Torah Thoughts on Parashat Vayera 5782
Rabbi Rami Pavolotzky
At the beginning of Parashat Vayera we read, “The LORD appeared to him by the terebinths of Mamre; he was sitting at the entrance of the tent as the day grew hot. Looking up, he saw three men standing near him. As soon as he saw them, he ran from the entrance of the tent to greet them and, bowing to the ground, he said, “My lords, if it pleases you, do not go on past your servant.” (Genesis 18:1).
The three strangers of the text (angels?) will announce to Abraham that he and his wife Sarah will have a child, something considered almost miraculous, considering Abraham and Sarah’s advanced age. However, before the three men can even say a word, Abraham welcomes them, makes them feel comfortable and provides food for them (see Genesis 18:3-8). This is considered the paradigm of the mitzvah of hachnasat orchim, welcoming the strangers/visitors, highly regarded by the rabbis.
The Talmud (Baba Metzia 86b) explains that the three men arrived on the third day after Abraham had his circumcision, the day that many consider the most painful one after a circumcision is performed. In addition, the visit happened during the hottest time of the day, when pain and discomfort are felt most. Nevertheless, Abraham never doubted about welcoming the visitors. In fact, as soon as he saw them, “he ran from the entrance of the tent to greet them and, bowing to the ground” (Genesis 18:1).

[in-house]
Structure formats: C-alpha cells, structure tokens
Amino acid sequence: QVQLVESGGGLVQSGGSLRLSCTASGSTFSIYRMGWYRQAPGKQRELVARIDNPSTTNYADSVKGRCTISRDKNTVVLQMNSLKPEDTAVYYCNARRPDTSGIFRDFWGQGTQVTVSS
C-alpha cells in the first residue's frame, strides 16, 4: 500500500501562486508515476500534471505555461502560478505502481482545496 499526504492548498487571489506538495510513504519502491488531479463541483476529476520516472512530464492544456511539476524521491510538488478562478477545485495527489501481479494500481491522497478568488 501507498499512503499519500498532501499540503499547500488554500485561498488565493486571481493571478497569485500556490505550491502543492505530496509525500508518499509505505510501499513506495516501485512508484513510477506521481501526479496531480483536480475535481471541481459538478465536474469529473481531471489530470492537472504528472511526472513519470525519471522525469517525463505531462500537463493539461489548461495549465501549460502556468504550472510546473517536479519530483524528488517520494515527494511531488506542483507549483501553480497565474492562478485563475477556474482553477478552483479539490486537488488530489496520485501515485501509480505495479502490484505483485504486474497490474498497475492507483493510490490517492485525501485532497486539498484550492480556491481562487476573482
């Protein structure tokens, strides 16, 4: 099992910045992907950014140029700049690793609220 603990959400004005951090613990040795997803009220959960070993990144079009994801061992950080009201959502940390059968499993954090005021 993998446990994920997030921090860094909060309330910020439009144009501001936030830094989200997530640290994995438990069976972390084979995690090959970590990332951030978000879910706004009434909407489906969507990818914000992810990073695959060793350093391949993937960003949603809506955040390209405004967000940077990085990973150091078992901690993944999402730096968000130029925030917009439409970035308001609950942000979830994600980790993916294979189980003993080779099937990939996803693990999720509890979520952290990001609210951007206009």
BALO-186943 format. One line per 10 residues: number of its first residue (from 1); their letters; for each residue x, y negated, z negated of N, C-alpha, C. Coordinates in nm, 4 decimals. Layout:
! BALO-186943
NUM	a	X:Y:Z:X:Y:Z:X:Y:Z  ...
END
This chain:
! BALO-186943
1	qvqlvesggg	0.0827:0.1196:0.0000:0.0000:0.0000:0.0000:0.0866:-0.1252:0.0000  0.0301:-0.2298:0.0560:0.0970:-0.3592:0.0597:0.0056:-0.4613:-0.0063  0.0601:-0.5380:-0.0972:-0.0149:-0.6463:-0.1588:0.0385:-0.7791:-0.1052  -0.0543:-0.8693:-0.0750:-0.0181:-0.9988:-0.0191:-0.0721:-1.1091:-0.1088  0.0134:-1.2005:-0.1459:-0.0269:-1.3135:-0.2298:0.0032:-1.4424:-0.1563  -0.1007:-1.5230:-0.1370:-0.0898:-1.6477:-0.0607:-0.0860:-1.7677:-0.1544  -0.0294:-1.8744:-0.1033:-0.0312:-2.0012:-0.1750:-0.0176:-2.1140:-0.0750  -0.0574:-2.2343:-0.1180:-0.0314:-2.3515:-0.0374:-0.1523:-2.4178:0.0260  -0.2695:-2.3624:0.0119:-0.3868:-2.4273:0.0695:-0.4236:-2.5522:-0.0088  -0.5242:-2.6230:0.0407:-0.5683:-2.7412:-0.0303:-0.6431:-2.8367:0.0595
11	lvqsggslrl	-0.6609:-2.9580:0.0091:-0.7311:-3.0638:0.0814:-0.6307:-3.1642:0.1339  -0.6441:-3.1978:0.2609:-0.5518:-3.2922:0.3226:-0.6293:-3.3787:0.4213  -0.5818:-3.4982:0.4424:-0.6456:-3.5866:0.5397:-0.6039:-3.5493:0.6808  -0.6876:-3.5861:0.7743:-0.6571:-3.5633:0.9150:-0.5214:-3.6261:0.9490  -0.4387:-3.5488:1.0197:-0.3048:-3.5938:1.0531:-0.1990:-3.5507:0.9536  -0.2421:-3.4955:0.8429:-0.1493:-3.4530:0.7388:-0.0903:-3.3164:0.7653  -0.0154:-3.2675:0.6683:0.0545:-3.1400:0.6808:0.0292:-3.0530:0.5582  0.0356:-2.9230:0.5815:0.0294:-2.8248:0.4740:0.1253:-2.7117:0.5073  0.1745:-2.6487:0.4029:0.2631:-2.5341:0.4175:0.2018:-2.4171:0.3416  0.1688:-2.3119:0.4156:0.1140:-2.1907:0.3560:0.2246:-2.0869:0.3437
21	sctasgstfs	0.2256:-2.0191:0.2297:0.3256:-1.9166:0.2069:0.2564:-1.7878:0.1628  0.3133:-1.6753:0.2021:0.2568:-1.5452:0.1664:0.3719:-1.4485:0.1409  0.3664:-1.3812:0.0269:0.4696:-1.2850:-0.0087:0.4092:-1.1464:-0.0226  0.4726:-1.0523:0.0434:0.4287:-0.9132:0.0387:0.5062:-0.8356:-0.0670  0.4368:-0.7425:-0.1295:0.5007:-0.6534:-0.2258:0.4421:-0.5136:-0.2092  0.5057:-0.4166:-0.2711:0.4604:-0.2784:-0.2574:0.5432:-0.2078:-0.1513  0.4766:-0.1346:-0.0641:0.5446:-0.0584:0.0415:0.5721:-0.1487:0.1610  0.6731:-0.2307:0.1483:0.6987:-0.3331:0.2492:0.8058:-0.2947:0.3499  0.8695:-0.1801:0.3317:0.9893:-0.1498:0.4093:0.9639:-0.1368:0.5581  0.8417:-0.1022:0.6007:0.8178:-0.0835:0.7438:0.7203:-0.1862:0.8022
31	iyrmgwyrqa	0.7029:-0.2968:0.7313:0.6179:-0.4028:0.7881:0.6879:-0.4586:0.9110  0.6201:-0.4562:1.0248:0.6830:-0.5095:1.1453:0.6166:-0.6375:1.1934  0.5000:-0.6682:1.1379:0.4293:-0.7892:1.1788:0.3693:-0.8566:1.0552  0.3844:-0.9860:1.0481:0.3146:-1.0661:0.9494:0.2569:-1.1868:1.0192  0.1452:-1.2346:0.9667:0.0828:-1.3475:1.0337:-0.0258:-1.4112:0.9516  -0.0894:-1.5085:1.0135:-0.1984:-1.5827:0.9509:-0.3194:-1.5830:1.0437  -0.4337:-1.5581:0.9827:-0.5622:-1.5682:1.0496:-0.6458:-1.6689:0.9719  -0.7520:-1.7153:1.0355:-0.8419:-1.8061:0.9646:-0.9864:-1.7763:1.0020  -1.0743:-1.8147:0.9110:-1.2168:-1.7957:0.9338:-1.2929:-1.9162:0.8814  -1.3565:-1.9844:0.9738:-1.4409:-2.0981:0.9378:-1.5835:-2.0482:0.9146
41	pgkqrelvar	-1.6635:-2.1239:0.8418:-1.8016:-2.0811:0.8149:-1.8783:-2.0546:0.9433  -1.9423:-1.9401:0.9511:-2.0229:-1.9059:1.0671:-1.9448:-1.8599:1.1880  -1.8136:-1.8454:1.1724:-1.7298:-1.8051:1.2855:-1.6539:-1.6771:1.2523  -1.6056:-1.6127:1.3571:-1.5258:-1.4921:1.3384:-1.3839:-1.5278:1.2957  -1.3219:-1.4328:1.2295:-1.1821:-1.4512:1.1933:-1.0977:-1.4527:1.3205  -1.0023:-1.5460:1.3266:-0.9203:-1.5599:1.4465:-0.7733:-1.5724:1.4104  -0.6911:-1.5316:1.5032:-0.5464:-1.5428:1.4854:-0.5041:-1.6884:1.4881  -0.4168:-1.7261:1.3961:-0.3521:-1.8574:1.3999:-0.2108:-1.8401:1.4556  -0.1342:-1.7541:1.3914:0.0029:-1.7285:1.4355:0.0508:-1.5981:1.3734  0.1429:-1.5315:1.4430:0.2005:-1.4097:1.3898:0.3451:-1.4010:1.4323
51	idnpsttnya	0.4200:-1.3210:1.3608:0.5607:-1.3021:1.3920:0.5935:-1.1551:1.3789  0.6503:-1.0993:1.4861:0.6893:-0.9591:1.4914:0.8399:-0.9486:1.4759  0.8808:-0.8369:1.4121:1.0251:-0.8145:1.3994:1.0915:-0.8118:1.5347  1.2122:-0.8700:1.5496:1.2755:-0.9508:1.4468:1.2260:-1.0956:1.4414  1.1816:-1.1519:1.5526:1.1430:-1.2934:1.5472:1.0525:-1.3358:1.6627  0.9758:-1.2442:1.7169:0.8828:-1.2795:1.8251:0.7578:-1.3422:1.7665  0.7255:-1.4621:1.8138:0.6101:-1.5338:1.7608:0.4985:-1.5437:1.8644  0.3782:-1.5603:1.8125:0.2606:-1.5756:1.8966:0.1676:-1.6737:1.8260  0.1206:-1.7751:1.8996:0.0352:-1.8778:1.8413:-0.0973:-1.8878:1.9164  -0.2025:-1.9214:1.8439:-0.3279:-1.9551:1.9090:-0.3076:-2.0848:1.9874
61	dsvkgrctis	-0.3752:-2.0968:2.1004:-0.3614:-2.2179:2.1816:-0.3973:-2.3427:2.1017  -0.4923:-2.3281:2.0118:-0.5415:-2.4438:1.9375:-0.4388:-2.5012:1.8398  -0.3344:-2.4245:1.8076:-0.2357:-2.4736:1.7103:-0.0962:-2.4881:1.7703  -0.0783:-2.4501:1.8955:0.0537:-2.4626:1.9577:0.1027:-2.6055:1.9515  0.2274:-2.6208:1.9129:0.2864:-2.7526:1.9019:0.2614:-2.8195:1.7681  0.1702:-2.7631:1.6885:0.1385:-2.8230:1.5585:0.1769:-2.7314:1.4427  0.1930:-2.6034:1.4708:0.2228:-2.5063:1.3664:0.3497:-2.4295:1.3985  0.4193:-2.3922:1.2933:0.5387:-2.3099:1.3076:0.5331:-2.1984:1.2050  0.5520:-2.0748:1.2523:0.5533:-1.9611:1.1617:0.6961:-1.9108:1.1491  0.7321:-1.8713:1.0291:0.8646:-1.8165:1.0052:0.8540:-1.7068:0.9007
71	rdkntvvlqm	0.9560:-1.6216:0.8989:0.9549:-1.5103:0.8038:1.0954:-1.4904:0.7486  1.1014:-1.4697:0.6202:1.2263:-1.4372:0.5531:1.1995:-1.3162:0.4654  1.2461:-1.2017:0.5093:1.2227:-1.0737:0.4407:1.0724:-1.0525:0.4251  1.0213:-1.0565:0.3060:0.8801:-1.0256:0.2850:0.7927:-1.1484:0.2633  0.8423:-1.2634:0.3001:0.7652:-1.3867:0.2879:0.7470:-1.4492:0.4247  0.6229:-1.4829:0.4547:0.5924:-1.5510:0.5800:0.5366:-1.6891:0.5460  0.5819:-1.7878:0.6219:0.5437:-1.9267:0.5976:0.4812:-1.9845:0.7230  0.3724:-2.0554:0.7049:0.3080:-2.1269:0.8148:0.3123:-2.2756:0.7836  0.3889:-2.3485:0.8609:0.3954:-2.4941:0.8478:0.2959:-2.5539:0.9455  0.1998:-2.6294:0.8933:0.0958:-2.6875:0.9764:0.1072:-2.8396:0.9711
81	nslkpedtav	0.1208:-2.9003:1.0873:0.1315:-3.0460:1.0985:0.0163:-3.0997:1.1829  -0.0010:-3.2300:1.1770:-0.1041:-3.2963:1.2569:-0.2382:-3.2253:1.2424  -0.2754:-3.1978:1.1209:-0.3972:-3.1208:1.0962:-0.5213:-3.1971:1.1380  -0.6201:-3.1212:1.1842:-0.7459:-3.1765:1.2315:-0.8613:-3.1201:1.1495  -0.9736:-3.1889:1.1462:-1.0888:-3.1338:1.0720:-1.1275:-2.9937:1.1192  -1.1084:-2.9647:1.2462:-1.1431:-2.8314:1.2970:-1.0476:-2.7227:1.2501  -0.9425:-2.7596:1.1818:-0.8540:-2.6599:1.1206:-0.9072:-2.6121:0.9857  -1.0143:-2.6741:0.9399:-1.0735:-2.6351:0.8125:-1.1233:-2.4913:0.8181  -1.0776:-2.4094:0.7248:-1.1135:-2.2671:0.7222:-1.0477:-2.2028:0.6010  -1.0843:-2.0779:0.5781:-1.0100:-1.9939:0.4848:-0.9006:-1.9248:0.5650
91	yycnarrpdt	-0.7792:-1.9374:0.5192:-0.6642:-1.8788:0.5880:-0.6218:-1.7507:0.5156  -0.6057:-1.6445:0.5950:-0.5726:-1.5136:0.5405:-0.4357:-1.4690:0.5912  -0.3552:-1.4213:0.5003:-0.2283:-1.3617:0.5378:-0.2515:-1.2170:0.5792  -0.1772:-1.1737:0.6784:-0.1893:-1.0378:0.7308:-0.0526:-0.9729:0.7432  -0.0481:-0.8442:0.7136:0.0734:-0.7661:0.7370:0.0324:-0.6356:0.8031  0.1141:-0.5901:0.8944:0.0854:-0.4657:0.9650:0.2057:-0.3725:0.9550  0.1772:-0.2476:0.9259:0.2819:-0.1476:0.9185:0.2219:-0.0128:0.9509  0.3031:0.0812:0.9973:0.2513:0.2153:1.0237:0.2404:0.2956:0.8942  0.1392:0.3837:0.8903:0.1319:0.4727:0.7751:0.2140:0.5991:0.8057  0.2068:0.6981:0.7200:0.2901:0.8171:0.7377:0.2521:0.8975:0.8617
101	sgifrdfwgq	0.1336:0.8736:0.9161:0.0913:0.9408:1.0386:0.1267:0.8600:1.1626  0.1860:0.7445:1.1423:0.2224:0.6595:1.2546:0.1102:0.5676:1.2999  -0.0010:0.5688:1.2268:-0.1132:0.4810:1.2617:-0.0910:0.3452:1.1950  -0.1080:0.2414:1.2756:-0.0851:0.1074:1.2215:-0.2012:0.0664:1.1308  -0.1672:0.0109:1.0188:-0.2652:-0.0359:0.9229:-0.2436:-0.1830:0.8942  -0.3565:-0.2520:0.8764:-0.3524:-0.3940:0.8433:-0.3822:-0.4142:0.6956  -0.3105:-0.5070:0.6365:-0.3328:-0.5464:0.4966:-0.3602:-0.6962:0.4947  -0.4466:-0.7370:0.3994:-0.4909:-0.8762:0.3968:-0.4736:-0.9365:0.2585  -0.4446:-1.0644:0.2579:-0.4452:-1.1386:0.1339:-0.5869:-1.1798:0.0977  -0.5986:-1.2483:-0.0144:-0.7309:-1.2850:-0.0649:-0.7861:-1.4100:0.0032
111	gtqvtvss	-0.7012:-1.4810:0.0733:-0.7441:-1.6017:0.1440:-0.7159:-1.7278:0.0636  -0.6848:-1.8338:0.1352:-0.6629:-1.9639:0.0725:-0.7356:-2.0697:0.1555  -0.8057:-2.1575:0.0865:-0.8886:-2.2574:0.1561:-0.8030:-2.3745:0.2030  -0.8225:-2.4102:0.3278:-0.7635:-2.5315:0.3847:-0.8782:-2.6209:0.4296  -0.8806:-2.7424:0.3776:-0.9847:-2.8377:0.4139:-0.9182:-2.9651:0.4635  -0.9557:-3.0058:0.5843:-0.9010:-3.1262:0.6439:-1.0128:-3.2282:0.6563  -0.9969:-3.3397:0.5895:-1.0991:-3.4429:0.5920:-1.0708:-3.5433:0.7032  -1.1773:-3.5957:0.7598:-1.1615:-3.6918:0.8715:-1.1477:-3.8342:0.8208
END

We learn from this episode that, not only Abraham was willing to fulfill the mitzvah of welcoming the strangers/visitors, but he was actually ready to do it even when he didn’t feel his best. Notice the paradox here: Abraham made everything to make his guests feel comfortable, at the same moment when he himself was feeling uncomfortable. Not feeling well didn’t prevent Abraham from trying to make others feel well!
Some would argue that the moral to learn here is that the Torah demands you to put the needs of others above your own needs. However, I don’t think that is the right teaching. Judaism always teaches us to take care of yourself and never neglect your health. The lesson of this story, in my opinion, is that you don’t have to wait to feel excellent before helping those who don’t feel well or wait to become rich before helping those in need or wait to be very happy before trying to cheer up someone who is sad.
You can help others even when you are not at your best. In fact, we will probably never be “at our ideal best.” We will always be missing something, aching from something, or wishing for more financial, academic, career, or social success. That should, however, not be an obstacle for exercising our ability (or our mitzvah!) to help others in many possible ways. Most of the time, helping others will end up helping ourselves in unexpected ways, at least warming our hearts, and hence making us feel better.
Let’s do like Abraham, who was ready to help others, even when he himself was in need of something else!